Star Formation in Nearby Galaxy
Read the news release: https://webbtelescope.org/contents/news-releases/2023/news-2023-101
Produced by the Space Telescope Science Institute’s Office of Public Outreach in collaboration with NASA’s Universe of Learning partners: Caltech/IPAC, Center for Astrophysics | Harvard & Smithsonian, and NASA Jet Propulsion Laboratory.
· NGC 346 in the Small Magellanic Cloud: NASA, ESA, CSA, Olivia C. Jones (UK ATC), Guido De Marchi (ESTEC), Margaret Meixner (USRA)
Writer: Leah Ramsay
Designer: Leah Hustak
Science review: Dr. Kelly Lepo
Education review: Jim Manning
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A montage of celestial images scrolls by. Title, News from the Universe. The text sits above a planet.
Text, January 23, 2023, Star formation in a nearby galaxy. Image, We zoom in to see a massive pink and orange galaxy covered with stars. Text, The James Webb Space Telescope has revealed surprises in a star-forming region in the Small Magellanic Cloud, a nearby dwarf galaxy.
The image slowly scrolls up from the bottom to the top of the screen to show the detailed clumps and patterns in the galaxy. Text, Webb shows the region's dust in detail for the first time, and there's more of it than expected. The image continues to scroll.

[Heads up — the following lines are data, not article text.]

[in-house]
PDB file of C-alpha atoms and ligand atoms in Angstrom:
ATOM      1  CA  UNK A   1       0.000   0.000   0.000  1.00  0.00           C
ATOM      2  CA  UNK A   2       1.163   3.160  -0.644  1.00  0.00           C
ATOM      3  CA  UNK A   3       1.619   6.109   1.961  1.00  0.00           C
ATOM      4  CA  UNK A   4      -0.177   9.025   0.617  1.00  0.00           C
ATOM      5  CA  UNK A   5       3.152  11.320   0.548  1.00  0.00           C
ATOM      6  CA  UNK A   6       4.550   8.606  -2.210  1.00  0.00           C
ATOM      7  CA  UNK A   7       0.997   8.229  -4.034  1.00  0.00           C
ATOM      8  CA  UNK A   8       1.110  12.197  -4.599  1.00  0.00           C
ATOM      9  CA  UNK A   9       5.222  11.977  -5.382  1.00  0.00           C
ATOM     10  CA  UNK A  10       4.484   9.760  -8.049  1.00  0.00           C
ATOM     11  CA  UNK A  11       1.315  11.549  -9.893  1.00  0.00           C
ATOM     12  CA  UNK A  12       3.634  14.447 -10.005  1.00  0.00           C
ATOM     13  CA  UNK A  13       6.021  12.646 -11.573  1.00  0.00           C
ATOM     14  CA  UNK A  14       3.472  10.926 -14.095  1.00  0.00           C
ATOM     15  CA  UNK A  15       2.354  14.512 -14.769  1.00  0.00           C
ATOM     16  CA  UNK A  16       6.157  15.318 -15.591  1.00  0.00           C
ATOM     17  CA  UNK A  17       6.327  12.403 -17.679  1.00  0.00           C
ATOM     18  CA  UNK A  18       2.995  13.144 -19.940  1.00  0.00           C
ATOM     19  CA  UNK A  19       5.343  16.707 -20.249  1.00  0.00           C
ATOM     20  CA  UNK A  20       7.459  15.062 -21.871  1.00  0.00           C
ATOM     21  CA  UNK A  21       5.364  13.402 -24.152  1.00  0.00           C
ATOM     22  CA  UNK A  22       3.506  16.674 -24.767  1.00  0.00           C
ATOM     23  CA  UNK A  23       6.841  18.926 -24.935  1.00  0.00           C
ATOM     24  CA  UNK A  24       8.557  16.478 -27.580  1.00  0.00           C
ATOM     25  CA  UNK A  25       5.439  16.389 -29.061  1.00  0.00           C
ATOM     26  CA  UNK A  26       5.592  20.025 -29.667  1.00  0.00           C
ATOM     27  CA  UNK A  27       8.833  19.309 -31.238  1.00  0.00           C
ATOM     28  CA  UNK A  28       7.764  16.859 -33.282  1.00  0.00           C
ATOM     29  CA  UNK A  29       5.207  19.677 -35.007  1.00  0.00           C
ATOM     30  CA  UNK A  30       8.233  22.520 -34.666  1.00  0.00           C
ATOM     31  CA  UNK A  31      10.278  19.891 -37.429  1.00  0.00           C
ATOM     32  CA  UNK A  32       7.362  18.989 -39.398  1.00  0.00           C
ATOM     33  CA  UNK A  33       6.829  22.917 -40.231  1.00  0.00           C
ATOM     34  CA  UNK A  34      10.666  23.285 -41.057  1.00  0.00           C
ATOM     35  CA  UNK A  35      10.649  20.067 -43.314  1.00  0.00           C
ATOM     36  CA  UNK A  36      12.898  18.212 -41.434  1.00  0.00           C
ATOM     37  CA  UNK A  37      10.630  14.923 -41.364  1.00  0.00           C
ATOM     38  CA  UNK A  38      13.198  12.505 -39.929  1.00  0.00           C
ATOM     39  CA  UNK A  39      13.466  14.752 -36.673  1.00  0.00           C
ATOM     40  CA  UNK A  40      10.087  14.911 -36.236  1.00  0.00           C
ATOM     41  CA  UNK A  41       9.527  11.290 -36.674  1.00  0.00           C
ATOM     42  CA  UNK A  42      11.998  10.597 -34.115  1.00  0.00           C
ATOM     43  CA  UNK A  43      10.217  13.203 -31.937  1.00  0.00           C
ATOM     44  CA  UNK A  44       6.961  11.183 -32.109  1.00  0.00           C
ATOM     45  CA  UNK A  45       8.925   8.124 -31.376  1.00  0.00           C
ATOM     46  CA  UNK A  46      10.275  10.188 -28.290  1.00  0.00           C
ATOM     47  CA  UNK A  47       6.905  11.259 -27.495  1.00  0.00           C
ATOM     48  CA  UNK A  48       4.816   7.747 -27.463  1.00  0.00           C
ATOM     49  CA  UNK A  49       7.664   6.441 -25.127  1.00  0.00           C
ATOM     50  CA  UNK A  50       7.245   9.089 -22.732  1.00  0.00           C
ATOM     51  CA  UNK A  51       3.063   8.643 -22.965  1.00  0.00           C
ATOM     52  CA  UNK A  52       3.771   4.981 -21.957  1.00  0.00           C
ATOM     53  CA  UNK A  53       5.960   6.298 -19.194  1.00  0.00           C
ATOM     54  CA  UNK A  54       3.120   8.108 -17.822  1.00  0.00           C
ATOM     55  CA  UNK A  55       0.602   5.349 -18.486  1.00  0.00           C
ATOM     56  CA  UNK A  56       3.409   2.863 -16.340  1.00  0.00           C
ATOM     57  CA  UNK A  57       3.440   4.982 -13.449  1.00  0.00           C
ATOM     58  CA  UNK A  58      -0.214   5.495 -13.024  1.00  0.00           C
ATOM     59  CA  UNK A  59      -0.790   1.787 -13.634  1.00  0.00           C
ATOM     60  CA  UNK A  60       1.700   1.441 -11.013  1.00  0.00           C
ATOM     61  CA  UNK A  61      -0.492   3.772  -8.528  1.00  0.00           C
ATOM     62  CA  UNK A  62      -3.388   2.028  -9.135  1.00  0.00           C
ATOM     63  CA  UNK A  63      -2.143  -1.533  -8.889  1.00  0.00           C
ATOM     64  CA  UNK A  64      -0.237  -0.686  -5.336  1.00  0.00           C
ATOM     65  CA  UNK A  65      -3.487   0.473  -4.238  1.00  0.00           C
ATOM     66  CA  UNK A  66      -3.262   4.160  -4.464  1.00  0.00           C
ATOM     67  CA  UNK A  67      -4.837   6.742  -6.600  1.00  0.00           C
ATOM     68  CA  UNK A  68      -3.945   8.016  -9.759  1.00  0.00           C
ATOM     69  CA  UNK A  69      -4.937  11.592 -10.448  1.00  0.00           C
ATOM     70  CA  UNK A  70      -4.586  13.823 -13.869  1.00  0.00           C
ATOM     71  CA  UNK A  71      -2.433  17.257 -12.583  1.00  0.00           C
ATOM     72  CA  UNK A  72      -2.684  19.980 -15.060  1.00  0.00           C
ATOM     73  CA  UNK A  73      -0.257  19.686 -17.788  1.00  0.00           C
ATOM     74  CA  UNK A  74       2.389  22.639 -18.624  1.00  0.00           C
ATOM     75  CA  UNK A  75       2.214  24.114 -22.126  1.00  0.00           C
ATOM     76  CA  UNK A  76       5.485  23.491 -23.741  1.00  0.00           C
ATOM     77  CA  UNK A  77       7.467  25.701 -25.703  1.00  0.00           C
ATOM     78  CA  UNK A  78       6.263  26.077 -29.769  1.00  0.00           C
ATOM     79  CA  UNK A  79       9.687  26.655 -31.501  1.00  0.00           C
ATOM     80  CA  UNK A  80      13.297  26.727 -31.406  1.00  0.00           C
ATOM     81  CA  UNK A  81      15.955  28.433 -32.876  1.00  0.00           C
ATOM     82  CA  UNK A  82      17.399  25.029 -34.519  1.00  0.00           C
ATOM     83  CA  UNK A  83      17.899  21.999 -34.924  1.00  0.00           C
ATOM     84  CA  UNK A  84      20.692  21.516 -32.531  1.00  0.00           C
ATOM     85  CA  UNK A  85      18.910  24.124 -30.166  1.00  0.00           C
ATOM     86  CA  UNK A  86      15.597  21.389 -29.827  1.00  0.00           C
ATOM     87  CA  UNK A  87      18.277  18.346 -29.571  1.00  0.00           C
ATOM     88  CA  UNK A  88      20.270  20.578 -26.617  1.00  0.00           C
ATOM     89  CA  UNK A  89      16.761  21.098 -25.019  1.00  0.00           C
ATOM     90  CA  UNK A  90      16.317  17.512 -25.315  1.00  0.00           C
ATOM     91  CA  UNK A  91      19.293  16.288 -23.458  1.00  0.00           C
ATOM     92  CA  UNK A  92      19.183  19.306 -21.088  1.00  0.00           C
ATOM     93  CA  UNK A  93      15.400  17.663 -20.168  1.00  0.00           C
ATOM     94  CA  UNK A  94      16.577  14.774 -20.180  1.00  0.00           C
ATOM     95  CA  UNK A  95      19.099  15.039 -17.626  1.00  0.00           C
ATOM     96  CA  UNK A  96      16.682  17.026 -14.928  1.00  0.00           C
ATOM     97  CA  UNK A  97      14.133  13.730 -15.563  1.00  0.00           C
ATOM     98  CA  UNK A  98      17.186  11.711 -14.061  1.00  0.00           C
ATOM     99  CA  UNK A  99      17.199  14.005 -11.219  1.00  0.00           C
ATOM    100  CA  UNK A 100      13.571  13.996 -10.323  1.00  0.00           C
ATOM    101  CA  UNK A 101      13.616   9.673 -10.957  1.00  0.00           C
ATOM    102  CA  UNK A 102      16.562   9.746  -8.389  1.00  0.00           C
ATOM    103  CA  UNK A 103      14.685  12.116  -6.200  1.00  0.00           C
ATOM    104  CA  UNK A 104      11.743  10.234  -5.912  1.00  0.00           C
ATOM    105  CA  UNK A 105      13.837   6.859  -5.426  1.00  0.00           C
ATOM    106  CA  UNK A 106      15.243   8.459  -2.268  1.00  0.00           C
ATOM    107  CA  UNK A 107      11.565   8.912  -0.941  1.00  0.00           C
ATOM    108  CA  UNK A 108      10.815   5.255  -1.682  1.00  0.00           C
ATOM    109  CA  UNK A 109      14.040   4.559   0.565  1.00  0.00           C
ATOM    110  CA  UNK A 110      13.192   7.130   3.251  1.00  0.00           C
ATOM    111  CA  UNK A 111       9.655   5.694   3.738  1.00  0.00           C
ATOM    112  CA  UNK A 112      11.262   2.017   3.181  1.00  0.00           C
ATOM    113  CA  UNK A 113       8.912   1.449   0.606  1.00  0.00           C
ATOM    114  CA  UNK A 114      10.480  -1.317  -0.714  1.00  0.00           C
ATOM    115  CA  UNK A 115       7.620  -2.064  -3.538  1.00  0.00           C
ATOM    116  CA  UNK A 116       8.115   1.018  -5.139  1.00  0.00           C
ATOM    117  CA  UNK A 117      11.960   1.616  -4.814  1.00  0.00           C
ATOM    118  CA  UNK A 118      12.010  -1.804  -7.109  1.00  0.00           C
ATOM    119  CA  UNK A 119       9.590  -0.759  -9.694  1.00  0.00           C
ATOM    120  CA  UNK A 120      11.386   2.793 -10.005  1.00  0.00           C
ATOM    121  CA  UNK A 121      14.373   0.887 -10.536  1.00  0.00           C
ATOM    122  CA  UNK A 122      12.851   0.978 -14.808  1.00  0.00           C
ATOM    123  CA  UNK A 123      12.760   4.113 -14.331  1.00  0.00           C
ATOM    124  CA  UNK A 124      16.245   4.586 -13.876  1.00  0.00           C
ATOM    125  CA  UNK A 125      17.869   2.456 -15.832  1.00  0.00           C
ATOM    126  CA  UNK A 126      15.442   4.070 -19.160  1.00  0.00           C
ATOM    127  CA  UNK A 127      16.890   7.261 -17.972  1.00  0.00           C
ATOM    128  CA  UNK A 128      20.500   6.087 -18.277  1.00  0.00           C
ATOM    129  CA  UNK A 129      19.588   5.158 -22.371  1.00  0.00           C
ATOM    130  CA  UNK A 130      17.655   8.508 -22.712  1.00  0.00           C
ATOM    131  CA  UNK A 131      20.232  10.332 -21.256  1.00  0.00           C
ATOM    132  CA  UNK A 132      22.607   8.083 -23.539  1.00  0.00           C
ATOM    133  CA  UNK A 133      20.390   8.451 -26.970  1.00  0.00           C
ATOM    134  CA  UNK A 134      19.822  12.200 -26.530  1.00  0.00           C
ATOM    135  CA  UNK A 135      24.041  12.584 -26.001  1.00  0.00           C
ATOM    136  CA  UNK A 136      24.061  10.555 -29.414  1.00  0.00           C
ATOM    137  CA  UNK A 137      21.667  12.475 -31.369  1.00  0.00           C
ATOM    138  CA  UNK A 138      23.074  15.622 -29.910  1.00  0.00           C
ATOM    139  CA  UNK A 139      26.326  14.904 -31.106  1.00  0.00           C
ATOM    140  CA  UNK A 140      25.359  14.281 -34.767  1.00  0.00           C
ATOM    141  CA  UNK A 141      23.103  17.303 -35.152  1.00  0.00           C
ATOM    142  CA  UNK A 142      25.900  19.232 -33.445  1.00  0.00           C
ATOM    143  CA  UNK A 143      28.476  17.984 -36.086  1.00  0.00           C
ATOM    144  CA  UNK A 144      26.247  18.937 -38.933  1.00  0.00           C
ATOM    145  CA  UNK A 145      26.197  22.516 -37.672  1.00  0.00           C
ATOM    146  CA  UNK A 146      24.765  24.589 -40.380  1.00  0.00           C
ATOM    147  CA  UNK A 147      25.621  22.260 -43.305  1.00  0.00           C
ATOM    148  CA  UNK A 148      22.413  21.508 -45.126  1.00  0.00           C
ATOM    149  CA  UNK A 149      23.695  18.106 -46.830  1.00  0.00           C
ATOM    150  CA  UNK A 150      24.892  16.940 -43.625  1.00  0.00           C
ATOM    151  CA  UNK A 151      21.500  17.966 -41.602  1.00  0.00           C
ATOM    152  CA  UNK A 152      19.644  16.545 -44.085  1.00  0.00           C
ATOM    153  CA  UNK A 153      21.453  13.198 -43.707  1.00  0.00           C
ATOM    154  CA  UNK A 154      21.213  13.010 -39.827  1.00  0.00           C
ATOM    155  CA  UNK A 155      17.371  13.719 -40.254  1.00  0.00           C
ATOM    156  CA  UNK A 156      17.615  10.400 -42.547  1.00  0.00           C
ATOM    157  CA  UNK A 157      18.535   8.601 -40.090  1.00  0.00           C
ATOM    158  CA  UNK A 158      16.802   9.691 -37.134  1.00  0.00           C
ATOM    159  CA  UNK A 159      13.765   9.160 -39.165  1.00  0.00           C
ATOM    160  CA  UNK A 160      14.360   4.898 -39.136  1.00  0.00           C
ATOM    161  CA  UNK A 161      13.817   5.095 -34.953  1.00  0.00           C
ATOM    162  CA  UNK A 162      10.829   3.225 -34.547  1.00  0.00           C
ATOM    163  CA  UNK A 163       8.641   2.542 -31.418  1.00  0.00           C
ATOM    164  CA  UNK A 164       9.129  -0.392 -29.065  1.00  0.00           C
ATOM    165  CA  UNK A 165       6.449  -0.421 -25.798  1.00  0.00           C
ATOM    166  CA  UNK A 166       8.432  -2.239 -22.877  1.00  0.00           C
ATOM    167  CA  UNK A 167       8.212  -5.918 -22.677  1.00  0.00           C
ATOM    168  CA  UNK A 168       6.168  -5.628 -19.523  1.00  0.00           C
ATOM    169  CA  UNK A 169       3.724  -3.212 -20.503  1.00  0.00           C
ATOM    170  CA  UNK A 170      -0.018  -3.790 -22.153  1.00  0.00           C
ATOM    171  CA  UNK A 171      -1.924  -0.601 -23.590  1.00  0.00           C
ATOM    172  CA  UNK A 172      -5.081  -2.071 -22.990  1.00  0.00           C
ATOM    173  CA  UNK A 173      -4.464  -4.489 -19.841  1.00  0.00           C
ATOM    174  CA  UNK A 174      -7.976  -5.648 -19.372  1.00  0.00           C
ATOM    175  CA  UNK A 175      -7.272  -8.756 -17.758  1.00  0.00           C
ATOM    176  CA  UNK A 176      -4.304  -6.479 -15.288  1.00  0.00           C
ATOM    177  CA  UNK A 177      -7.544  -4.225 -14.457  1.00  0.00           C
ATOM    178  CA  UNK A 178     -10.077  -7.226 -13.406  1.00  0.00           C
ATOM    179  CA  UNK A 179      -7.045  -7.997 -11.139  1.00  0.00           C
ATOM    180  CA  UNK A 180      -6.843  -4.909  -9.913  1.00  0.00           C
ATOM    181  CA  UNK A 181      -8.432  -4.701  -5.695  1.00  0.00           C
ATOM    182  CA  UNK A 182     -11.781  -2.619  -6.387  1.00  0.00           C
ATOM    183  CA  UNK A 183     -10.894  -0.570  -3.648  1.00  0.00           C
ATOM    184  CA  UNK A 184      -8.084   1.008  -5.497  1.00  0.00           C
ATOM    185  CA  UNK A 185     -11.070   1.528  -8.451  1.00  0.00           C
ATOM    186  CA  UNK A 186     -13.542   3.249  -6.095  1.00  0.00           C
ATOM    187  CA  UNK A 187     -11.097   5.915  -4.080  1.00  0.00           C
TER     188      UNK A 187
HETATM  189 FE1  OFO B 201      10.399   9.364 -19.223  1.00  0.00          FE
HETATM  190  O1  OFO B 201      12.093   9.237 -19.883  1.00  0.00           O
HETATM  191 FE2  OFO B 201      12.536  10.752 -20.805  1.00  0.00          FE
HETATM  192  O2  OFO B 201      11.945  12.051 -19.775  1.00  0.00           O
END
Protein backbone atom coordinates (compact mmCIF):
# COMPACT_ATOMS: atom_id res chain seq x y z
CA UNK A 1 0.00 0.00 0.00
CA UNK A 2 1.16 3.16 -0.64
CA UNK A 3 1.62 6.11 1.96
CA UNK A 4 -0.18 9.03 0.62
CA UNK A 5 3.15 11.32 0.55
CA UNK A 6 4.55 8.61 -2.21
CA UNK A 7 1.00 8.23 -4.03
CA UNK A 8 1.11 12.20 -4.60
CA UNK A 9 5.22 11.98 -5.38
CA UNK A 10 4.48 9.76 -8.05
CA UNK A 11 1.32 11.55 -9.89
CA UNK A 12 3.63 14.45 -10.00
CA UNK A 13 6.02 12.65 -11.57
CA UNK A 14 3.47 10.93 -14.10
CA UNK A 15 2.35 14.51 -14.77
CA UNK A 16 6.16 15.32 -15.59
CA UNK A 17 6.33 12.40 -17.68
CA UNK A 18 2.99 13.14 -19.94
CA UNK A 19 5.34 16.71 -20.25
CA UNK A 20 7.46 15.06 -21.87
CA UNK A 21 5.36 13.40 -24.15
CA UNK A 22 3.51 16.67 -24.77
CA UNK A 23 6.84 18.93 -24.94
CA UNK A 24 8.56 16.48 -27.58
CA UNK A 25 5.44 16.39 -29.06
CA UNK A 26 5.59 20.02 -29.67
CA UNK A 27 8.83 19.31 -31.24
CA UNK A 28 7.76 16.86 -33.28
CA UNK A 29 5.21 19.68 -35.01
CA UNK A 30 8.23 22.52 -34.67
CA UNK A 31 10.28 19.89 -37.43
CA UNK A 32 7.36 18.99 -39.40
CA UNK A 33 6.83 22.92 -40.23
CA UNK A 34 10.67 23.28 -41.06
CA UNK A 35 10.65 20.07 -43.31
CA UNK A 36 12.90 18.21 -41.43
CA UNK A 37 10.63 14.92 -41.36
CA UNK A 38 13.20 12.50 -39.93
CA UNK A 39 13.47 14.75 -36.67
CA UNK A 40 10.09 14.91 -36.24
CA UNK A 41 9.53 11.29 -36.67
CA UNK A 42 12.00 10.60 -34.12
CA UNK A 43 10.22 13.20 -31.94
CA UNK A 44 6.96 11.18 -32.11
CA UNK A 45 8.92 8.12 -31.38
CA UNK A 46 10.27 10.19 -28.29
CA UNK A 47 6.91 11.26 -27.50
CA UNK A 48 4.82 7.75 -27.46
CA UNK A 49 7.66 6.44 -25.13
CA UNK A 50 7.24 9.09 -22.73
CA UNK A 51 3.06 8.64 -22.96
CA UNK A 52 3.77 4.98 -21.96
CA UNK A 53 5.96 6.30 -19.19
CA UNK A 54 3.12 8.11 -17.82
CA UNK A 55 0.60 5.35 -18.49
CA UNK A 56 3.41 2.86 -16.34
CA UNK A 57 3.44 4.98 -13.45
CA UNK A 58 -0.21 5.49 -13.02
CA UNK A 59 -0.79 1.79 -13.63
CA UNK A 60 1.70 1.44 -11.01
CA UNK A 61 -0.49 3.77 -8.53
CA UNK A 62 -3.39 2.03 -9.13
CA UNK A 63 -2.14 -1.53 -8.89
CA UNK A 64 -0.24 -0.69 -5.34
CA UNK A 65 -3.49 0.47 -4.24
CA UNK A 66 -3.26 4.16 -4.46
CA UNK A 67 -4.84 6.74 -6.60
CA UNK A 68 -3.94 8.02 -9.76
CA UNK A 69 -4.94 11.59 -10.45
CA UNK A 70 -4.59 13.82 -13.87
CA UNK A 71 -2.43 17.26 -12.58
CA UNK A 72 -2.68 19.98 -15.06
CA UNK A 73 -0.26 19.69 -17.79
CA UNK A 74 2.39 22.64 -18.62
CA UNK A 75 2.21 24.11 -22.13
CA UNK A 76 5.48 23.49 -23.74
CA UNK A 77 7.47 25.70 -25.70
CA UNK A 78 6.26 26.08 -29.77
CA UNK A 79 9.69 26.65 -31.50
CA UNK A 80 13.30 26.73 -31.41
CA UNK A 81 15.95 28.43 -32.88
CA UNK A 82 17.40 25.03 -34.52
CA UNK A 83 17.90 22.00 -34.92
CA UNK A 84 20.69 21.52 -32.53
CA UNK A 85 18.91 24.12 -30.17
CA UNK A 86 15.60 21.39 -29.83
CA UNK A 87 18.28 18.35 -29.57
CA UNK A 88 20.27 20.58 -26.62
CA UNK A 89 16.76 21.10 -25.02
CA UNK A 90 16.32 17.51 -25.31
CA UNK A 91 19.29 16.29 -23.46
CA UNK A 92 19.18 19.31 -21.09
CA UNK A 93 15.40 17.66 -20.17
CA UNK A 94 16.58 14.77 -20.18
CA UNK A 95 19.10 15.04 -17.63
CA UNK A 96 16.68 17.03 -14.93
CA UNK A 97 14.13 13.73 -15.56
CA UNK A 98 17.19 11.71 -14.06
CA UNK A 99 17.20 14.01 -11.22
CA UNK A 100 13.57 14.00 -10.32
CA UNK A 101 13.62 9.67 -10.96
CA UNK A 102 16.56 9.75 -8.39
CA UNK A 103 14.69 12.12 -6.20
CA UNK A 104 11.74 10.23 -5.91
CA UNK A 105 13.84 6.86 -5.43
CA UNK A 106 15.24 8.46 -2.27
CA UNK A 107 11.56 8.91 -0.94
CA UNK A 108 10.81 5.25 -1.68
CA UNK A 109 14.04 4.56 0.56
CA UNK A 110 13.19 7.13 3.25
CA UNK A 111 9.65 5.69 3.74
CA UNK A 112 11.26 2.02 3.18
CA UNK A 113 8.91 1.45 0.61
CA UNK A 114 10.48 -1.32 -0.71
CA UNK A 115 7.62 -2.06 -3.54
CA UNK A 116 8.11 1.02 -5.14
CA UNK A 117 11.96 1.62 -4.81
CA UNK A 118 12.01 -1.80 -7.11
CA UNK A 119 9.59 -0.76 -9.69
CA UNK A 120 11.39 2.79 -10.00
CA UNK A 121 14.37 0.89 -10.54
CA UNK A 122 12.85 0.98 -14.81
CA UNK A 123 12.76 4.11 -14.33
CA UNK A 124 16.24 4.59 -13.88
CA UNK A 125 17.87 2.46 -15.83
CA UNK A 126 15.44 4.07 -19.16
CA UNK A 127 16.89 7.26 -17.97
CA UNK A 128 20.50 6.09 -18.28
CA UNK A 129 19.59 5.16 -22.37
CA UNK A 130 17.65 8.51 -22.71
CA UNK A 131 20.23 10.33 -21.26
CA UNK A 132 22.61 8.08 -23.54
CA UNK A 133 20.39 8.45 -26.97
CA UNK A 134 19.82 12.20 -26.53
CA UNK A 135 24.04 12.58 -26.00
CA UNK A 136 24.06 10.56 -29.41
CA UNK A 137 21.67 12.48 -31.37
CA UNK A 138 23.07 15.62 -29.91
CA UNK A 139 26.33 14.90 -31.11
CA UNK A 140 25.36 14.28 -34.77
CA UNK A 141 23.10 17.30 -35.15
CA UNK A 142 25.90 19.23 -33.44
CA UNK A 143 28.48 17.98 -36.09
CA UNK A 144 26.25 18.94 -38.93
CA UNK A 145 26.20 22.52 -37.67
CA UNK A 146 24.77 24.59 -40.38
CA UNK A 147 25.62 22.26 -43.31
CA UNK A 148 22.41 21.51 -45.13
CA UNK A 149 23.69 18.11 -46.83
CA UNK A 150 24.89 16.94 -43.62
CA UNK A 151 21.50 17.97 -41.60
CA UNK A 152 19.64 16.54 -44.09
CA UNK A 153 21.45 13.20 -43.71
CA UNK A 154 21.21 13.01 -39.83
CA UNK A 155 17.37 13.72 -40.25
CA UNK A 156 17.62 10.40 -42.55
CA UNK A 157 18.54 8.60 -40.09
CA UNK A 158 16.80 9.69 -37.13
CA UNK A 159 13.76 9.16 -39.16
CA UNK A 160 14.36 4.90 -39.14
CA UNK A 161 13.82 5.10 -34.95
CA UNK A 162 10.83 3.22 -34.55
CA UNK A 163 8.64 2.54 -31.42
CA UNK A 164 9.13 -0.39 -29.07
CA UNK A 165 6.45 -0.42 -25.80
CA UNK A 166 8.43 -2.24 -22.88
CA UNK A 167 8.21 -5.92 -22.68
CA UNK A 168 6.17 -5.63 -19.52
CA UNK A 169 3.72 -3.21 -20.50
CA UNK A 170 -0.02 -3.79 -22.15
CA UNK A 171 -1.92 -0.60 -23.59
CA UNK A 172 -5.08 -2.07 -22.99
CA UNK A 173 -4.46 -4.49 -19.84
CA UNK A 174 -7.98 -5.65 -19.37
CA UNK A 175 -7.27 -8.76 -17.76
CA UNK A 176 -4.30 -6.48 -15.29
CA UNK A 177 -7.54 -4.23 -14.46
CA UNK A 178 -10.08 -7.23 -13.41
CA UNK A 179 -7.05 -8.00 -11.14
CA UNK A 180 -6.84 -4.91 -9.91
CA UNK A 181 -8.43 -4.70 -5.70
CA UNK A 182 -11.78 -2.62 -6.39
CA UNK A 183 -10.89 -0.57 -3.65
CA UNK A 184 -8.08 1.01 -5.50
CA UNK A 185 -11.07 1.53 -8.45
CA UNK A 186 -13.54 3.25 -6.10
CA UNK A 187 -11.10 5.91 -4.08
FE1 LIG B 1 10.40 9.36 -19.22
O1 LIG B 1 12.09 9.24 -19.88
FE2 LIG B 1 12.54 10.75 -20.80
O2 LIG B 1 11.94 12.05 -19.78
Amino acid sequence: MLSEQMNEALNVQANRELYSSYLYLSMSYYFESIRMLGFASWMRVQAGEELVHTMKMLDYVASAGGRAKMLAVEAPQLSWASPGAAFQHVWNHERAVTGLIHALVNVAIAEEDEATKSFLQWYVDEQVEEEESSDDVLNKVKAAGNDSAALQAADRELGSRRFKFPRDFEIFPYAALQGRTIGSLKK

Text, Webb's infrared instruments also reveal less-massive stars and protostars than could be studied previously.
The Small Magellanic Cloud has lighter-colored ridges and waves stacked one over the other. Text, The galaxy's low concentrations of elements that are heavier than hydrogen or helium make it a proxy for galaxies in the early universe.
The image is broken up into five vertical bars to show different sections of the galaxy next to each other. Sections one, three, and five scroll down, while sections two and four scroll up. Text, Does the different chemical makeup of dust in the Small Magellanic Cloud change the star and planet formation process?
Astronomers will continue studying Webb's data to find answers. White, red, pink, and yellow colors are mixed into the galaxy.
Text, This news was partly brought to you by the Space Telescope Science Institute in Baltimore, MD.